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SKEPTOID BLOG:

The Case of the Spinning Statue

by Mike Weaver

June 25, 2013

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Today we take a look at a mysteriously spinning Egyptian statue of a man (Neb-Sanu) in a Manchester museum and try to decide if supernatural forces are at work. Spoilers: Nope.

I saw this article, by Roxanne Palmer, published in today's International Business Times. The article discusses the mysterious Egyptian statue which was seen to rotate over the course of several days within a glass display case. Here is a time-lapse video of the statue rotating without any apparent cause.

[youtube http://www.youtube.com/watch?v=AbXEHu27qUI&w=560&h=315]

The video is very interesting and it doesn't appear to have any of the usual red flags one might expect from a hoax video. One thing is apparent in the video, which the article points out:
When you look at the rotating statue, you may notice that the statue moves only as people are walking by. Vibration, which can be caused merely by the foot traffic of passersby, is a well-known problem in museums, especially on wooden floors -- the kind that are in the room that houses the Egyptian statue. Objects on glass shelves, like the Neb-Sanu statue, have been known to "walk" short distances.
Watching it through a second time, it is certainly the case that the statue rotates more quickly when there is a lot of foot traffic and rotates very little during the night. Further, and most interestingly to me, it seems to stop moving much once it has turned all the way around. This suggests that the statue is more stable in this position (the heavy part is down hill) than in the starting position.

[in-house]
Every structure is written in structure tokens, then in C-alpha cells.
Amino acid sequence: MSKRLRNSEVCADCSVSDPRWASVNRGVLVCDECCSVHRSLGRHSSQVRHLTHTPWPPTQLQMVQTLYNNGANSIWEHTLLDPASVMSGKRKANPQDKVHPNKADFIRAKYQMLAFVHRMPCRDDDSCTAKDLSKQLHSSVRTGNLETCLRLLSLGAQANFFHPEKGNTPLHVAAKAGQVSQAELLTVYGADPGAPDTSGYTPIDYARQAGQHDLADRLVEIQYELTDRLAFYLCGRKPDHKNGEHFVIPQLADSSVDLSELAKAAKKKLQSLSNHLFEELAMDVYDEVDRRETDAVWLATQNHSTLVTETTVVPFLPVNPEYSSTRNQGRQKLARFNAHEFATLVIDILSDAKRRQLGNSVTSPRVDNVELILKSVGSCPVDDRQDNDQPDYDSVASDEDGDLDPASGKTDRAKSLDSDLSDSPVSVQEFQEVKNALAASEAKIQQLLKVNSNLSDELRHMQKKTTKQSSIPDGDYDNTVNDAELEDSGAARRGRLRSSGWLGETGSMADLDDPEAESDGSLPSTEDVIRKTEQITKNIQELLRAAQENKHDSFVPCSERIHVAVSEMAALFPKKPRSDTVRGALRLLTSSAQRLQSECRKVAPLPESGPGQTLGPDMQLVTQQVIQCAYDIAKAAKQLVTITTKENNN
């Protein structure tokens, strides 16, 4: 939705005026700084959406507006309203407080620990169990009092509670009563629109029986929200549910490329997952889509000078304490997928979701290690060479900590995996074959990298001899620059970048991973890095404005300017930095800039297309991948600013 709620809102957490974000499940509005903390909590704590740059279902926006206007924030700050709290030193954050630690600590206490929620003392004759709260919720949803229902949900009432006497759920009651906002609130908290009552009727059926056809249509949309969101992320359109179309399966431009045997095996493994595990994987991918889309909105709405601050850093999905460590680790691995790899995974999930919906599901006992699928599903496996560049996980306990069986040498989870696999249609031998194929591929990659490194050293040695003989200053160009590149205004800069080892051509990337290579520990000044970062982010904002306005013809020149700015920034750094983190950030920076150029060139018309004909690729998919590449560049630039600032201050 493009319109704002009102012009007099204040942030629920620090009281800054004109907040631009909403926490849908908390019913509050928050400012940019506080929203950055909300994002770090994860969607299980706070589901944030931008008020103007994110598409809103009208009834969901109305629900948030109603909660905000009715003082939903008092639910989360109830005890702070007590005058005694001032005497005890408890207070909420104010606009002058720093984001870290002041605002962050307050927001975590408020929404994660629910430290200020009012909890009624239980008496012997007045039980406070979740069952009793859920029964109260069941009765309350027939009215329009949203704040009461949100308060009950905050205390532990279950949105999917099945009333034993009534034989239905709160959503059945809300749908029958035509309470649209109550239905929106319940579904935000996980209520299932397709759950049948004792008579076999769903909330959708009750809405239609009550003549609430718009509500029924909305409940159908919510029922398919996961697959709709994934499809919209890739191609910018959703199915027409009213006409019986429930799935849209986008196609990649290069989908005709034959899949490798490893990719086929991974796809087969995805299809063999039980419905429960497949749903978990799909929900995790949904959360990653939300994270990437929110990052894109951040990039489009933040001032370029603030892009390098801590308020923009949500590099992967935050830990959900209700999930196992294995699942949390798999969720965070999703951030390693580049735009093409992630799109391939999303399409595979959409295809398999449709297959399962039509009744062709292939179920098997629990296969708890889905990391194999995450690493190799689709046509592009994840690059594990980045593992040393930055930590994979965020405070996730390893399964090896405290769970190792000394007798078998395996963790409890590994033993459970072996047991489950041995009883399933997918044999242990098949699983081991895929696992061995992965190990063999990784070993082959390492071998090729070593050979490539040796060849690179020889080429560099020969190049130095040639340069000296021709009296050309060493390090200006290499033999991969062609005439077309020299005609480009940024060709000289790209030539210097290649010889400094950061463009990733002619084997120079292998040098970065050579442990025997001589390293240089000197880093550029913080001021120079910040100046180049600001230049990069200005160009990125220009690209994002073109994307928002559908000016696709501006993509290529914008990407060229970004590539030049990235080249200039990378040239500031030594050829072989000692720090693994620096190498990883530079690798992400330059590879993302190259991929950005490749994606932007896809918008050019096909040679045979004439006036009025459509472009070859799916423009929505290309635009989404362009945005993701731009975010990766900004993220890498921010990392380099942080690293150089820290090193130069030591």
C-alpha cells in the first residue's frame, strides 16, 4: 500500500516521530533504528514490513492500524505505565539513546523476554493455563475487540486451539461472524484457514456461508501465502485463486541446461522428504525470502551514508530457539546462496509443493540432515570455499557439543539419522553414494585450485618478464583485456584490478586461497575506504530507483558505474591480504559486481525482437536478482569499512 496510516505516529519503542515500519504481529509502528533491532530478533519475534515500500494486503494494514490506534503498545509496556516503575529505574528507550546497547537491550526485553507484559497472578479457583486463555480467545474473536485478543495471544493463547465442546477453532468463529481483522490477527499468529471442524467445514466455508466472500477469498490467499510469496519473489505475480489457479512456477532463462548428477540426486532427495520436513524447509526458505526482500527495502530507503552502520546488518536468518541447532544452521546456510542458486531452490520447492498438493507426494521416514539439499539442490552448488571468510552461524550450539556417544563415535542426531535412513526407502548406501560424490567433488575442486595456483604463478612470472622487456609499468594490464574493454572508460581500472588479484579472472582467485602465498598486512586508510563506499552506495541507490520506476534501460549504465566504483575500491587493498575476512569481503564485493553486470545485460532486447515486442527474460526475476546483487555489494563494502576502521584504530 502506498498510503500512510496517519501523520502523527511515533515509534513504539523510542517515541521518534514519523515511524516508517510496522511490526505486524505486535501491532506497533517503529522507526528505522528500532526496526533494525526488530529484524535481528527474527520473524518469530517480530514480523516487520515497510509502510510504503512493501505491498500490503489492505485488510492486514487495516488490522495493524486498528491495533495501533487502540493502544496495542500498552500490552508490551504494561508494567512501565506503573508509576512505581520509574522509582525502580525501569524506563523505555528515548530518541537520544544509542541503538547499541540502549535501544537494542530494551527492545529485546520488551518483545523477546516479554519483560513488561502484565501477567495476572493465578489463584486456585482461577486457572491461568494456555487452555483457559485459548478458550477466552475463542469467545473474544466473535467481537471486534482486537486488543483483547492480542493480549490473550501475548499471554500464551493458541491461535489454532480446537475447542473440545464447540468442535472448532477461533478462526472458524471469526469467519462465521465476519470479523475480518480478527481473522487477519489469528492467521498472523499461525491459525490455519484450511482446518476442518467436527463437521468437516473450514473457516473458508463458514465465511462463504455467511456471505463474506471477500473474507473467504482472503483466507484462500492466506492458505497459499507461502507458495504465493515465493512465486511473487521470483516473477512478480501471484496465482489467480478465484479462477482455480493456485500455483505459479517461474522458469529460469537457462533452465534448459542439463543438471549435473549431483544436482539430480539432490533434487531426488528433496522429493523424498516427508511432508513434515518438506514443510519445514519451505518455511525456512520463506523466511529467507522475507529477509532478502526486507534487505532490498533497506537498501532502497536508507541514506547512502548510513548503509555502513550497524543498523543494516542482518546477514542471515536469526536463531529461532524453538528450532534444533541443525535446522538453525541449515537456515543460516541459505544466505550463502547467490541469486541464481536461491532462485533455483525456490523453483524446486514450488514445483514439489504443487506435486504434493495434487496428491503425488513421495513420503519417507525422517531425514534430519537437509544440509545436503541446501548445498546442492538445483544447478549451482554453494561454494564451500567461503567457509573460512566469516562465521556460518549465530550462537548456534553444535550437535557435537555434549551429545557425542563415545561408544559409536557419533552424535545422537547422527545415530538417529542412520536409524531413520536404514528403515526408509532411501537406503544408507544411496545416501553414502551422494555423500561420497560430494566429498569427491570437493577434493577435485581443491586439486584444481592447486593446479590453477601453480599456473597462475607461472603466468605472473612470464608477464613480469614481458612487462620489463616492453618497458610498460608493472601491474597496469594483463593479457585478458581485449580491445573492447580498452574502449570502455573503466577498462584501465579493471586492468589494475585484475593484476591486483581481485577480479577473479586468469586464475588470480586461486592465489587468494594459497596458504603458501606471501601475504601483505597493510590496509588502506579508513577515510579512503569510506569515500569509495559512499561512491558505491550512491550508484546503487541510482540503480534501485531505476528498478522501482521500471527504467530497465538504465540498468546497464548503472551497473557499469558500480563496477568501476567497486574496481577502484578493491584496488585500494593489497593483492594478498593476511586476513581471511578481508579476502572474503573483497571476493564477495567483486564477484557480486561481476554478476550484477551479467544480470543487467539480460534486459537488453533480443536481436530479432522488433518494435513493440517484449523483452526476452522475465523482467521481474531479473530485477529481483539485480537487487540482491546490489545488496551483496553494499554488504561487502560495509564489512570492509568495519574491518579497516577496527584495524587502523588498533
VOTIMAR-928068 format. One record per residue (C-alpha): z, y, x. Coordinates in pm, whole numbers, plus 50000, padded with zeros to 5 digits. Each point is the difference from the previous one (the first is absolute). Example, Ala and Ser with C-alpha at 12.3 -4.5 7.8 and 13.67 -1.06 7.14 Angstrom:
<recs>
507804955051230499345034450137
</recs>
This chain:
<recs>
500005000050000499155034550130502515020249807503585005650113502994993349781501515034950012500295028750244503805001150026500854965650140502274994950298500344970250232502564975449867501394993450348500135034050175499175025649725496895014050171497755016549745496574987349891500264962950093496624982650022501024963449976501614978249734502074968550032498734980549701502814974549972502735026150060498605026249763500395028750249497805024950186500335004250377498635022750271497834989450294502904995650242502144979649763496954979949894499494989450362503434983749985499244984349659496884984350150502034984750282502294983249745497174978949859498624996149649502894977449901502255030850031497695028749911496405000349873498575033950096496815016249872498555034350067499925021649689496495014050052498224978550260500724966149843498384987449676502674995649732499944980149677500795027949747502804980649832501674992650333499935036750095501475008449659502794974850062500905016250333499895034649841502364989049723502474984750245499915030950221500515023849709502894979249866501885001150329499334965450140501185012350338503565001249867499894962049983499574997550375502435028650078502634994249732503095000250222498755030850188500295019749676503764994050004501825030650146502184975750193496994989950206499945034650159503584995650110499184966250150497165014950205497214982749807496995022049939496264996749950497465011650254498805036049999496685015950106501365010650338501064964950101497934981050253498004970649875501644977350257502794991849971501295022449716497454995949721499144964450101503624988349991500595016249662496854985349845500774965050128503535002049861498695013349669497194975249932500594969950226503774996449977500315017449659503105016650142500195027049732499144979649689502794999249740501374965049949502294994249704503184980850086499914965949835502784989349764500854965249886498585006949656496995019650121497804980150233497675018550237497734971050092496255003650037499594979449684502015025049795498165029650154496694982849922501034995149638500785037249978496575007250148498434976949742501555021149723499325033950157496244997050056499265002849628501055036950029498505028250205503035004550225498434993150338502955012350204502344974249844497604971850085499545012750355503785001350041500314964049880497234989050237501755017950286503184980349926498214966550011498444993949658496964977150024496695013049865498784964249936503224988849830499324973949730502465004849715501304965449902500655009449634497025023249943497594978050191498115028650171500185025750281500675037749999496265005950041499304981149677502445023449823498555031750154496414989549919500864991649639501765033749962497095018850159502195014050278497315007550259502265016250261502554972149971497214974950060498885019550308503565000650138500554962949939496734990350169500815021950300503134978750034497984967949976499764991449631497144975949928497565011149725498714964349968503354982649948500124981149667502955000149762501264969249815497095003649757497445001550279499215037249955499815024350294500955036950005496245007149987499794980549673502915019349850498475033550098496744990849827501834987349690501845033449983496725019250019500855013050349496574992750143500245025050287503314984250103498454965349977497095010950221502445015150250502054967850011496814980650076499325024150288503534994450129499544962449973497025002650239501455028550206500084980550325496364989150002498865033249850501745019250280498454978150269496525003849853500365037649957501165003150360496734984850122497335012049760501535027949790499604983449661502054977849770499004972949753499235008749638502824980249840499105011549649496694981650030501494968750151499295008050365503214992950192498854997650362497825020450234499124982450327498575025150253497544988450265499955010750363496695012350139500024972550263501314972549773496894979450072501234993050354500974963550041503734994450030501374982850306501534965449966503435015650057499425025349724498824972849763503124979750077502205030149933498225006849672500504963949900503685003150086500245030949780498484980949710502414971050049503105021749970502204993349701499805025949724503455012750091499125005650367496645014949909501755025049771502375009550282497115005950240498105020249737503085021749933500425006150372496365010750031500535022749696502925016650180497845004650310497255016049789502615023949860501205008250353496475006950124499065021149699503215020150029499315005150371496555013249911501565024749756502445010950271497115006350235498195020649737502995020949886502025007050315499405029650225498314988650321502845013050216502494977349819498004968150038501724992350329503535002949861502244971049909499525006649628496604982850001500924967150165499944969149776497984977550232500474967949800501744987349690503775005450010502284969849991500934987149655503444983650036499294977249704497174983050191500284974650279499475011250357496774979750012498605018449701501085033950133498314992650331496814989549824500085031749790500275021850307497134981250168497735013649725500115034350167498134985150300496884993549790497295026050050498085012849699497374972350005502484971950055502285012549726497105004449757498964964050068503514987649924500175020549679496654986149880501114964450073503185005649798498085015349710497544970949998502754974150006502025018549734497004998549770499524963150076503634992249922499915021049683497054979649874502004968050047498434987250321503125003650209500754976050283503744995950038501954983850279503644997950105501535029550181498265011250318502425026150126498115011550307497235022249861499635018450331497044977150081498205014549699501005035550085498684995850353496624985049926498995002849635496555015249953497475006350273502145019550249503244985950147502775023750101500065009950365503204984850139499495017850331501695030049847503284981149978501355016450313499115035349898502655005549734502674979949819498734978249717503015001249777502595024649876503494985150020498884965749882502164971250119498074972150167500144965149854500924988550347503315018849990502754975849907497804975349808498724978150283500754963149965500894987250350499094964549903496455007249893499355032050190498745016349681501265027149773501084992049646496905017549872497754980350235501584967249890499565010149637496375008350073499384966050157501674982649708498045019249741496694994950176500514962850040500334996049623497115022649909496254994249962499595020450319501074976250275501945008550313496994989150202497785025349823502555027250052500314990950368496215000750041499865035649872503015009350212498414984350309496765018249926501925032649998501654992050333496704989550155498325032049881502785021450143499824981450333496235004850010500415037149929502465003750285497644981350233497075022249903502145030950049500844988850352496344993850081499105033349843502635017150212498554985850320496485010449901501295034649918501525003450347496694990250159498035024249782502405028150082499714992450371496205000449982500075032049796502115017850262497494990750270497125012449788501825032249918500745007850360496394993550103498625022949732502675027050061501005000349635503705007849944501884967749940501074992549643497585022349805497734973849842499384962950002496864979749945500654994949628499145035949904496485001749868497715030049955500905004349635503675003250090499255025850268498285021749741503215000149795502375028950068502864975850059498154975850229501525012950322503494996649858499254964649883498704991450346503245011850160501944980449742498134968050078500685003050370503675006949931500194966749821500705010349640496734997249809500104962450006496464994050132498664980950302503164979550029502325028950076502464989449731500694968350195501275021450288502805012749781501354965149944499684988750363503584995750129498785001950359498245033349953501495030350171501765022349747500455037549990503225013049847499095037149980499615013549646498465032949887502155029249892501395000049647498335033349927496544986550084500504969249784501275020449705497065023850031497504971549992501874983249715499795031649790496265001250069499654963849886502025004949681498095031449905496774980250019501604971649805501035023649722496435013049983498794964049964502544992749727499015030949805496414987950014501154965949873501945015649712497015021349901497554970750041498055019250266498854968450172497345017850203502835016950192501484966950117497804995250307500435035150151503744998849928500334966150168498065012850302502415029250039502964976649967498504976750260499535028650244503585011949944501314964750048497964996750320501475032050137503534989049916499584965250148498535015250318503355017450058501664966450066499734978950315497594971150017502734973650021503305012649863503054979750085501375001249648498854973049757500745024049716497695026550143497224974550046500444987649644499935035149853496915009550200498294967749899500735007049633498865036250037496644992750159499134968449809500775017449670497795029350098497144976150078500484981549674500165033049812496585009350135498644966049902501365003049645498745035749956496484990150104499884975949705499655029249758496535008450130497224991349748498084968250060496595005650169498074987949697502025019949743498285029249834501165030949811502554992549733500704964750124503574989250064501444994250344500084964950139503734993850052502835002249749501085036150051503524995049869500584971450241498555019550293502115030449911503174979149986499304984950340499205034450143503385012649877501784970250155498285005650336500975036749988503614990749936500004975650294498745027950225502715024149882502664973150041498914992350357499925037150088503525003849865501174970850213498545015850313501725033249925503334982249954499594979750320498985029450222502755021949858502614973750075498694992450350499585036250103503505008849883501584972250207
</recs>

The combination of a hard stone statue, a flexible floor, and a glass shelf add up to small motions which, when viewed over time, result in a dramatic movement. The article goes on to note that:

In the British Museum, ambient vibrations loosened tiles from Aztec artifacts and worked the tails of two African ivory leopard sculptures from the holes in a wall that kept them affixed. Thickett also found instances of object-walking on glass shelves, with vibration levels as low as .02 g-force. A 1-pound bronze statue walked along a Lucite base while a neighboring sculpture weighing .7 pounds stayed put on a glass shelf.
The article provides a video from Mick (Epoxynous) attempting to replicate the rotation effect with a glass table and a representative mass. The video is below.

[youtube http://www.youtube.com/watch?v=mRnoDb8tmkM&w=560&h=315]

Imagine the stories that might have bloomed out of this, ultimately mundane, effect (vibrations moving the statue) in a more credulous age without the benefit of time lapse videos? We might be discussing the ancient case of the cursed statue!

Be well.

by Mike Weaver

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